|Sex sells but does rape?|
I'm working on two similar blog posts at once. The content overlaps some, even though one post is about objectification and the other is about shock art.
Yeah, I'm going to go there...again. And yes, I will encourage people to watch Killing Us Softly once more. I should probably change the title to The Objectification of People, but because women are traditionally put on display more, I'll leave it as is. I know I have addressed this issue in the past, but it's one that keeps popping up and staring me in the face.
First let me say that I have a very open mind when it comes to the expression of sexuality. Also, I have no problem with women showing skin if they like. I believe it's possible to present sensual, even sexy images without completely objectifying the model. Oddly, in a strange twist of what inherently seems wrong, some women will even objectify themselves in order to have a sense of empowerment. While I get that on some level, it also makes me cringe. Really, there is a line, and while we may not always be able to define or or describe it, we know when that line has been crossed. To objectify means that the person is discounted and the focus is on removing the human aspect. She becomes a sexual object (nothing more than something to provide sexual arousal or pleasure), not a beautiful or capable woman. It can be a very subtle difference between that and merely presenting an arousing image of a beautiful woman. There are extremists who believe that any attraction based on physical attributes is a problem. I don't see it that way. We are visual creatures and take pleasure in visual stimulation. The problem is where to draw that line, and it will be different for each of us.
Part of the problem in advertising is that we are so bombarded with these kinds of images that we are less aware of what objectification even is. I always bring up the Killing Us Softly series mentioned above when these kinds of discussions arise, simply because it raises awareness around how much we become accustomed to and accept in the advertising world, even when something doesn't sit quite right with us. Enter American Apparel...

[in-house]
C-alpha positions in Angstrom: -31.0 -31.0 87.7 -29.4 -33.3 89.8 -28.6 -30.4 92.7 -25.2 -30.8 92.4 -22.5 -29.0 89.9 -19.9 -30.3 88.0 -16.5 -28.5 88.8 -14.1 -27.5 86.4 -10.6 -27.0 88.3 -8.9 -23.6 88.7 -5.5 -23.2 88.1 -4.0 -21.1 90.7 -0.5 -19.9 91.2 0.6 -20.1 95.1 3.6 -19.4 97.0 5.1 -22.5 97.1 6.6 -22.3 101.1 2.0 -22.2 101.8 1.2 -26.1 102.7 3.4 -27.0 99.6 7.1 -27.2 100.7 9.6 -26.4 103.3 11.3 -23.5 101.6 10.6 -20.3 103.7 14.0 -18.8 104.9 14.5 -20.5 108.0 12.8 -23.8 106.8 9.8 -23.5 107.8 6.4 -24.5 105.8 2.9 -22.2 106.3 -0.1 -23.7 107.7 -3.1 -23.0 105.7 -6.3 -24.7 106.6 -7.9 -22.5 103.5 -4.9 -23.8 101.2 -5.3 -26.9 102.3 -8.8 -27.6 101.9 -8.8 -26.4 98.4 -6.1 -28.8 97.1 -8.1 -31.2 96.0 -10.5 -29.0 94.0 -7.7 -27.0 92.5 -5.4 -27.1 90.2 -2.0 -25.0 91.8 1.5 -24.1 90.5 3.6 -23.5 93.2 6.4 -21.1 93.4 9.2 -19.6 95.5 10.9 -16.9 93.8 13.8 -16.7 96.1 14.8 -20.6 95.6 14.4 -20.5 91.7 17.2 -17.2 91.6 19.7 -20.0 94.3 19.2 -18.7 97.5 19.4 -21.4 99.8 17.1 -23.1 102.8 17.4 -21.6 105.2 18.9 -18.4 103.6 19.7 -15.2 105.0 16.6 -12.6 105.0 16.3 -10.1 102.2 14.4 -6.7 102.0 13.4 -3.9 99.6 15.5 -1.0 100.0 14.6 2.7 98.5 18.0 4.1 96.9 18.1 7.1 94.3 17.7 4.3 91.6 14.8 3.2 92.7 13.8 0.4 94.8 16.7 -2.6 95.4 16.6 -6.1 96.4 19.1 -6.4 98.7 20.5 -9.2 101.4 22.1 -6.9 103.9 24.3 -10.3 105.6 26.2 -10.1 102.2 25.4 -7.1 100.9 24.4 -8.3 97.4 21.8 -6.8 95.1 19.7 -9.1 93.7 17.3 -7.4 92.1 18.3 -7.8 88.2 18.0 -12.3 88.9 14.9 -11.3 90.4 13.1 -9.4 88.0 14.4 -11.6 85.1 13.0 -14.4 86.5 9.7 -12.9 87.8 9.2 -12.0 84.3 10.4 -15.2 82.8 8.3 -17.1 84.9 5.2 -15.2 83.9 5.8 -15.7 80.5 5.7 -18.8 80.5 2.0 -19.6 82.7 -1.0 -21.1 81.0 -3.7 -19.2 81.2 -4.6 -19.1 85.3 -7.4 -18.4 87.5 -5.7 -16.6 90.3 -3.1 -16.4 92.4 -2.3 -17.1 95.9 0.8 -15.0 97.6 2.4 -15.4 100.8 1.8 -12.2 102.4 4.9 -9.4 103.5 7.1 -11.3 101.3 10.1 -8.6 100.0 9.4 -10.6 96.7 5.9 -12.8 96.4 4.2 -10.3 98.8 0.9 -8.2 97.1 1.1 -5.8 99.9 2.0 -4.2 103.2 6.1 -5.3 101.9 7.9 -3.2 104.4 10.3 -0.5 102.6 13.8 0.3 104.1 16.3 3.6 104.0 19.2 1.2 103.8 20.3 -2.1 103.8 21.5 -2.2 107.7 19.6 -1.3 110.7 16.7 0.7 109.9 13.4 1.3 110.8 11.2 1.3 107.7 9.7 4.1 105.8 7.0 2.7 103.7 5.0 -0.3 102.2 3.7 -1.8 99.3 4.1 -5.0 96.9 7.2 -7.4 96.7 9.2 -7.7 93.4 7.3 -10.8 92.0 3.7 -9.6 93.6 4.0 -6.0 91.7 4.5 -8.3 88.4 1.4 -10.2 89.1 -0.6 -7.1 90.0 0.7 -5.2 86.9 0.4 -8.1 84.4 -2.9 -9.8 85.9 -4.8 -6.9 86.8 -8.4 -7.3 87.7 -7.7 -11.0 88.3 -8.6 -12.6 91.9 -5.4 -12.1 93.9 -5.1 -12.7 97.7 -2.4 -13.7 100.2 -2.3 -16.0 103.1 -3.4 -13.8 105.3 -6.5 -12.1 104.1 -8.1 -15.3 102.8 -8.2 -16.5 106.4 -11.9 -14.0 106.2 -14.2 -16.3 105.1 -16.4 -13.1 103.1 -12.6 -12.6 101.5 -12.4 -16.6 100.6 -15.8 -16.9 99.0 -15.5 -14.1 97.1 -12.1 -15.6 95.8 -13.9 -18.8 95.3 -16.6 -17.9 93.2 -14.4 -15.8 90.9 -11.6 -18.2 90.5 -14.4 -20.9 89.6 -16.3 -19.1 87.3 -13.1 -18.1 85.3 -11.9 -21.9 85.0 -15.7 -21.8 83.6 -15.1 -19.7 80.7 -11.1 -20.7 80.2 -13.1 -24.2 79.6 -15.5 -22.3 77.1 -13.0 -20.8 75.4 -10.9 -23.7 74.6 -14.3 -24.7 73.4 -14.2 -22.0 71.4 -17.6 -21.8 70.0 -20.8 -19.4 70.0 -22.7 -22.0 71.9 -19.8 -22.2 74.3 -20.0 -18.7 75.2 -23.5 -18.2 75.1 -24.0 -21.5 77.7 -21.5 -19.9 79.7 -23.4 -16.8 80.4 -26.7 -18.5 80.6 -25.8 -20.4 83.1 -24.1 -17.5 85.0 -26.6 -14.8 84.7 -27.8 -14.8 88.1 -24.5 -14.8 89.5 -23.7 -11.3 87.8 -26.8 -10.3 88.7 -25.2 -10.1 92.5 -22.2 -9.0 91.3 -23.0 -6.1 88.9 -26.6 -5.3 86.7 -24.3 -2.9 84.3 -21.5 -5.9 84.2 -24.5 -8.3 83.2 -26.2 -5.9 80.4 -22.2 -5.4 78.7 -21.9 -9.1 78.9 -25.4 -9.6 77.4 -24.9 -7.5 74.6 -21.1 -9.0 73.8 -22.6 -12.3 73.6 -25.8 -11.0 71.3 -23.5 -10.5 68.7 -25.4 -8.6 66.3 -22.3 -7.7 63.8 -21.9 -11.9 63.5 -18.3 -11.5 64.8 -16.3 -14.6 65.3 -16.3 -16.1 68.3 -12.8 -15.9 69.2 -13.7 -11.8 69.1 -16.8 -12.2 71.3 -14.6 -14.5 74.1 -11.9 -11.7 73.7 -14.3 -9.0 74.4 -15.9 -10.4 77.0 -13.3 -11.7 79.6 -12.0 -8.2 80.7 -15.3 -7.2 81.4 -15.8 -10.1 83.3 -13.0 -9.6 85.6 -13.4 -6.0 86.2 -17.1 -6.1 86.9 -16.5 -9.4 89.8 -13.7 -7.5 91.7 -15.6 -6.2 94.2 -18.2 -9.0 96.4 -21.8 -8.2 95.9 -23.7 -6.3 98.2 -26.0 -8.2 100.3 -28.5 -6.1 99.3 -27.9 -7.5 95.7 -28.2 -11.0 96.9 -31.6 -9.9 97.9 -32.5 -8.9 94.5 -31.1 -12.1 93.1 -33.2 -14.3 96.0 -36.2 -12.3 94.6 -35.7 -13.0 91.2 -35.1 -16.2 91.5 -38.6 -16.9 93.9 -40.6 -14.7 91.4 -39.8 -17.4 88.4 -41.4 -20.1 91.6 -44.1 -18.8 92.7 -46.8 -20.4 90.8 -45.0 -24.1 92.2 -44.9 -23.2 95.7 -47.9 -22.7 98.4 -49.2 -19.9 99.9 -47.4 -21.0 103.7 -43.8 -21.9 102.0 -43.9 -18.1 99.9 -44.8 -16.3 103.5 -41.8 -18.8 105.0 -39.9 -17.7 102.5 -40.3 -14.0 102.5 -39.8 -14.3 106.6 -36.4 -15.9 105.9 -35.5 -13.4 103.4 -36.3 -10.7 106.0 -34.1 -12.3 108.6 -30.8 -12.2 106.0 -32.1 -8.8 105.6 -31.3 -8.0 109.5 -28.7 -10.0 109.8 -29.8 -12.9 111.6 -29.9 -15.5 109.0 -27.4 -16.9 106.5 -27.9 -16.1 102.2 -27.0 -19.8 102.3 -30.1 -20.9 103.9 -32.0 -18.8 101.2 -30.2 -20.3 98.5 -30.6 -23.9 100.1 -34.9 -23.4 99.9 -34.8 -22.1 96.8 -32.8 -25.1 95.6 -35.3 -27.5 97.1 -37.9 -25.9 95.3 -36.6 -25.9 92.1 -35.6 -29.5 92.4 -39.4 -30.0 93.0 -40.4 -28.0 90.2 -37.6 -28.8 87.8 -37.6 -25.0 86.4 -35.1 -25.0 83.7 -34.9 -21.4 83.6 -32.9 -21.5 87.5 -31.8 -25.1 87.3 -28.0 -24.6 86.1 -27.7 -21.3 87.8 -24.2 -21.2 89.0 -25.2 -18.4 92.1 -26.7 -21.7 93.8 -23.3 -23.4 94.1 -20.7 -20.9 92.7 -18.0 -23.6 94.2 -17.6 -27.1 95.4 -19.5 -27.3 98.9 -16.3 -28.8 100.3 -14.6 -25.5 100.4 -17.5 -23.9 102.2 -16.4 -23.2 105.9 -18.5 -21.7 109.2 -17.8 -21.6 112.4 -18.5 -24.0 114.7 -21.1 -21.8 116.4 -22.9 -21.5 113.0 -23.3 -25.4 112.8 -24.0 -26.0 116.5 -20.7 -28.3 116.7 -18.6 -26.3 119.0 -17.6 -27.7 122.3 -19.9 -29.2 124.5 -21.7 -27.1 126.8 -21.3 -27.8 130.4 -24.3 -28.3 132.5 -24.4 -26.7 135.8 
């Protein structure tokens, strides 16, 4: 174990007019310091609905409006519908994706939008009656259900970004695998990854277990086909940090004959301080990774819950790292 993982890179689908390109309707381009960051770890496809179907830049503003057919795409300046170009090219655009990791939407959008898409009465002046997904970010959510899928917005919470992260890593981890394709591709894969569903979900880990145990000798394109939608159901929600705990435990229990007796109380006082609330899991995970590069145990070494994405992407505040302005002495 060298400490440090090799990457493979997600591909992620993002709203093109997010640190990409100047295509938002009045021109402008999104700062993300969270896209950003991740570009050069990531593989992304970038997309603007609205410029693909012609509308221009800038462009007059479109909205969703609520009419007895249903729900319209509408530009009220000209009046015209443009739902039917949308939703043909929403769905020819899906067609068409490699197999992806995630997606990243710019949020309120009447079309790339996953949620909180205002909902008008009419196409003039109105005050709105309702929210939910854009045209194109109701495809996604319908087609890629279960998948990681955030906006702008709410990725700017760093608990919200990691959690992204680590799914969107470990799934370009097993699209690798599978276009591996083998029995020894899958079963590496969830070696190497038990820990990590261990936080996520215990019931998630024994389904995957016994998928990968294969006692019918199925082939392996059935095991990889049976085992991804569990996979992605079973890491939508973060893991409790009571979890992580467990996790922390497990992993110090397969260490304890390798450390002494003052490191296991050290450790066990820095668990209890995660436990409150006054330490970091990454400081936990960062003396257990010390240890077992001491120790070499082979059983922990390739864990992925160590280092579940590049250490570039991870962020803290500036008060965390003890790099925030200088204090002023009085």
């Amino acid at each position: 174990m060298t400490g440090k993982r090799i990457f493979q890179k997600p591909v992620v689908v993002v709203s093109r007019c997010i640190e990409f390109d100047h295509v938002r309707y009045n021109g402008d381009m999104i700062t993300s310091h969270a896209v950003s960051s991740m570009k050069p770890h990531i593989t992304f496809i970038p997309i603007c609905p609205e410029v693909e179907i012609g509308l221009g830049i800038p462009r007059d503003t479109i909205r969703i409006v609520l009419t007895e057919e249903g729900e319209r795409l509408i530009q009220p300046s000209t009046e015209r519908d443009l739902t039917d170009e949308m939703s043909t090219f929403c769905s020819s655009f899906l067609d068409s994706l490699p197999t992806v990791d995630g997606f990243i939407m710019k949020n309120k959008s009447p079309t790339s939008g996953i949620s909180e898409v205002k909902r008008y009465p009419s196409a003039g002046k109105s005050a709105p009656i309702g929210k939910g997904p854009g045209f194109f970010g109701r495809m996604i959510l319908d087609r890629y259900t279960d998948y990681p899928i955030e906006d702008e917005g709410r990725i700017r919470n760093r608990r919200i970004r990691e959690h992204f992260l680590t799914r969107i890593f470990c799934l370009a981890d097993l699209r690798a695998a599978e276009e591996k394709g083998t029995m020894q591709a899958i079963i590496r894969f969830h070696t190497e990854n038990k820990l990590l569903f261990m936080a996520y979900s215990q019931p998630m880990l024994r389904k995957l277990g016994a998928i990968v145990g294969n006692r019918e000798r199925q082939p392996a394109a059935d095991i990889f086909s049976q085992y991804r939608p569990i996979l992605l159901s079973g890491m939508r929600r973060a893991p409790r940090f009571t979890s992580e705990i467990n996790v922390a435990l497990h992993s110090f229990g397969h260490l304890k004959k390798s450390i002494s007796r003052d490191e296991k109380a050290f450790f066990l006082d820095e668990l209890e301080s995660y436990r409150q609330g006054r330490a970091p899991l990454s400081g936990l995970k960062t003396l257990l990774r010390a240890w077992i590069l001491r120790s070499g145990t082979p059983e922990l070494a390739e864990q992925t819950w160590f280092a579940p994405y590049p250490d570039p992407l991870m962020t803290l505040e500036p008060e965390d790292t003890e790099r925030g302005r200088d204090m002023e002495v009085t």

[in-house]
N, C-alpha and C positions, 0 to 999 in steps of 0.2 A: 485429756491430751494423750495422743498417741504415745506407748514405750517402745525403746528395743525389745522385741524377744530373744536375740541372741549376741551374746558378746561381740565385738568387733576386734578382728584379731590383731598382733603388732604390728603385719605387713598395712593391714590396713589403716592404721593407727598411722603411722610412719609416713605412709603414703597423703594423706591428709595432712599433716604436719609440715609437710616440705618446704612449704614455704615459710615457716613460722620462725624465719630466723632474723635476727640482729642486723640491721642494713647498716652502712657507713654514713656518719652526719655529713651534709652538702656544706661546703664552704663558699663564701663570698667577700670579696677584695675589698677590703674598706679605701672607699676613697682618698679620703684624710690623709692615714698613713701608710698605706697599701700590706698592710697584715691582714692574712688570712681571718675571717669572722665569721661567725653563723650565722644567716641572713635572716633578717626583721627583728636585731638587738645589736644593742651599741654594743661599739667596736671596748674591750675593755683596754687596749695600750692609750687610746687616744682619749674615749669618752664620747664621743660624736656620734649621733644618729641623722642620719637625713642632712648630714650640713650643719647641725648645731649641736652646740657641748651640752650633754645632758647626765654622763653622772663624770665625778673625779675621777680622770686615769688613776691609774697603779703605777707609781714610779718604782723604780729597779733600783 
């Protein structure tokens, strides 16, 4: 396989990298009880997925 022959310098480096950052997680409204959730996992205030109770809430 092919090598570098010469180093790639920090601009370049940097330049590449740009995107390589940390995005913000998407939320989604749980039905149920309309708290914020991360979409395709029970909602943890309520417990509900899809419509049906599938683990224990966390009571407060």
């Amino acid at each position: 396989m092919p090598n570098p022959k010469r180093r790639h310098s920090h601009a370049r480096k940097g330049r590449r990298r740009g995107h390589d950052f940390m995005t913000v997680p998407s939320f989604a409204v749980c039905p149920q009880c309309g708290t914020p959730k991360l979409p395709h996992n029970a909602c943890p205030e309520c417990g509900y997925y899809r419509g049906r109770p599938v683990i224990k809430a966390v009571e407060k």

|Keep in mind that many American Apparel customers are in the 13 to 18-year-old age range. This ad is currently on their website as of January 2012.|
|What, exactly, is being sold here?|
|Kiddie porn or print campaign genius?|
Where do I even begin?
The severity of objectification is so incredibly blatant in these ads that it's impossible to ignore. It's true that several ads from both Calvin Klein and Abercrombie and Fitch did stir up controversy when they came out years ago, and now the bar has been raised (or lowered) yet again. Congratulations American Apparel! It's incredibly upsetting that in addition to models looking far too young to be posing in these kinds of provocative positions, the ads also contain suggestions to check out porn star sites. Keep in mind that the target audience is young girls, not adults.
|Calvin Klein ad|
I realize that men are objectified too. It just happens more with women. Take the recent picture on the cover of Outside magazine of Lolo Jones. How would a male hurdler be portrayed? It's not that I feel her posing in a weird 5th Element-esque swimsuit is necessairly wrong; it's more that I see her as being a product of our culture.
|Lolo Jones- no doubt the lady is incredibly beautiful!|
It's odd to say, but there are degrees of objectification. On a scale of 1 being a Sears model and 10 being, well, an American Apparel model, these sports stars in swimwear types of images fall somewhere in between. In this case, Lolo's image could be easily considered one that celebrates the strength and beauty of a female athlete, yet something about it tends to rub people the wrong way. The image below seems to convey that sentiment without the objectification.
|Lolo Jones on the track|
I see nothing wrong with showcasing a beautiful woman. I do see something dreadfully wrong when ads like the ones below are presented to the public:
|Is the one on the right supposed to be better?|
|More disturbing images from American Apparel|